I can see why you might be concerned. We cannot diagnose on the forum but we can give you the benefit of our experience, and what we have learned.

The symptoms you describe could be any number of things, but looked at with what you say is a very poor diet, there are a couple things I can suggest which - might - address your symptoms.

If you are having what is called Reactive Hypoglycemia, which is low blood sugar, you certainly can have symptoms of shakiness, fatigue and a certain amount of brain fog. What has happened is that when you eat foods that raise your blood sugar, the signal to the pancreas to produce insulin to deal with all that glucose in your blood is not working right, and more insulin is produced than is needed. It is the resulting fast lowering of blood glucose (BG) that causes the symptoms.

What causes BG to rise in the first place? Carbohydrates and sugars - like potatoes, bread, rice, fruit and fruit juices, sugar drinks like sodas. So, if one eats these things, BG goes up, then quickily comes down, one feels awful and eats some carby foods, one feels okay for a bit until BG goes up, then it goes down... etc., etc.

To stop the rollercoaster ride - limit the amount of foods that start it off.

If you have Reactive Hypoglycemia, or even if you have diabetes (which would be less insulin but also less ability to utilize it so BG goes up) - the most important solution is to reduce carbohydrates.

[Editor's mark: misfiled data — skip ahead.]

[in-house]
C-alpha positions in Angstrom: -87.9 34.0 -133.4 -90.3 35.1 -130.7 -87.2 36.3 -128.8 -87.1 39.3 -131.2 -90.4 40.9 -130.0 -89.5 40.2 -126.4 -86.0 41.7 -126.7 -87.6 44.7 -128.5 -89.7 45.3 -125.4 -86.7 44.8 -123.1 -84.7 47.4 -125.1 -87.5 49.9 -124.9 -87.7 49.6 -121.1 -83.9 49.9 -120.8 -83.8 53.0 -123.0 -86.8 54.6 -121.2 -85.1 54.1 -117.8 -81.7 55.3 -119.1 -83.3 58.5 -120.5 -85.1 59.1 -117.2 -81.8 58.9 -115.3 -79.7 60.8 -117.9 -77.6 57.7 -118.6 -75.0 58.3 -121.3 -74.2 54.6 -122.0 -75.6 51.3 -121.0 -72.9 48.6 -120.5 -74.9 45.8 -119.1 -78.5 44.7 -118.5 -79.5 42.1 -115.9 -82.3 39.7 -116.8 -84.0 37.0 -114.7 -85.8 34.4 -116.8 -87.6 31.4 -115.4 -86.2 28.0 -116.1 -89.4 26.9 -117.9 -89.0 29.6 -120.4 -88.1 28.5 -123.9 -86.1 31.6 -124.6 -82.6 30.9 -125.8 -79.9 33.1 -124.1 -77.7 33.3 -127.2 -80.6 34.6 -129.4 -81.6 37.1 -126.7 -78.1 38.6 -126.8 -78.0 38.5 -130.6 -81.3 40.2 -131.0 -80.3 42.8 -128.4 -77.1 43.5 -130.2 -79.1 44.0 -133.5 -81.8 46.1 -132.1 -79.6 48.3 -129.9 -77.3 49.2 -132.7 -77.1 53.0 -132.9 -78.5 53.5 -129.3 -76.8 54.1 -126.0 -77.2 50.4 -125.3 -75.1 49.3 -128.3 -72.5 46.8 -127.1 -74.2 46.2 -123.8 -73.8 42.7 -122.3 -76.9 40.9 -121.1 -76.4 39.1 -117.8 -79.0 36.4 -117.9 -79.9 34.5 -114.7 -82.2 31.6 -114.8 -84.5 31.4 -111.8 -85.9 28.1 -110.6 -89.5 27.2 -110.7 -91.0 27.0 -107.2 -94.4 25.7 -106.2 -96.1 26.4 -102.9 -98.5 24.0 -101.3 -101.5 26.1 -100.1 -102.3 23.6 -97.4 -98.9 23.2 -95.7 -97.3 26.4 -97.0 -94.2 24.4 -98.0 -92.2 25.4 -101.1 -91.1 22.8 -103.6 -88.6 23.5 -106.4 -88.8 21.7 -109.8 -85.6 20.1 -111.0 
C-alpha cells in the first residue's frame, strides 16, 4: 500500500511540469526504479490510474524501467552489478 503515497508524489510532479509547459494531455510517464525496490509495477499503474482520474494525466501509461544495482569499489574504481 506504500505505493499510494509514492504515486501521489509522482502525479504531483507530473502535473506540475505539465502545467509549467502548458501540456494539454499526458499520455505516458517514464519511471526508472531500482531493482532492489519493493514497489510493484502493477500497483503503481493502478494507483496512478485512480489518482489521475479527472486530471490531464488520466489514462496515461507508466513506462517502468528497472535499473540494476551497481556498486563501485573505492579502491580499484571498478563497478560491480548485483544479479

If you truly want to stop these symptoms, and if they are related to carbohydrate metabolism gone wrong, then you must make some changes in the way you eat.

I hope this gives you some "food for thought". If you want to understand diabetes there is a very good site that we recommend for new people Blood Sugar 101 Knowledge is power.

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Old 08-17-2017, 14:06   #4
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Hi elsnek.

Ditto on what VeeJay said.

You should be able to call your doctor's office and they can tell you what your A1c blood test results were. Not knowing if you have a glucose test meter available, you should see if you can get a meter and test your BG. The best way to check is described in the BloodSugar 101 link that VeeJay gave you. Random testing tells you little, but when having symptoms of hypoglycemia if you have your wits about you at the time would be good time to test. I would also recommend keeping something handy to eat if your BG is truly low. Keep record of your test results and if you are continuously going over 7.8 mmol/L (140 mg/dL), you might wish to bother Dad to carry you back to the doctor.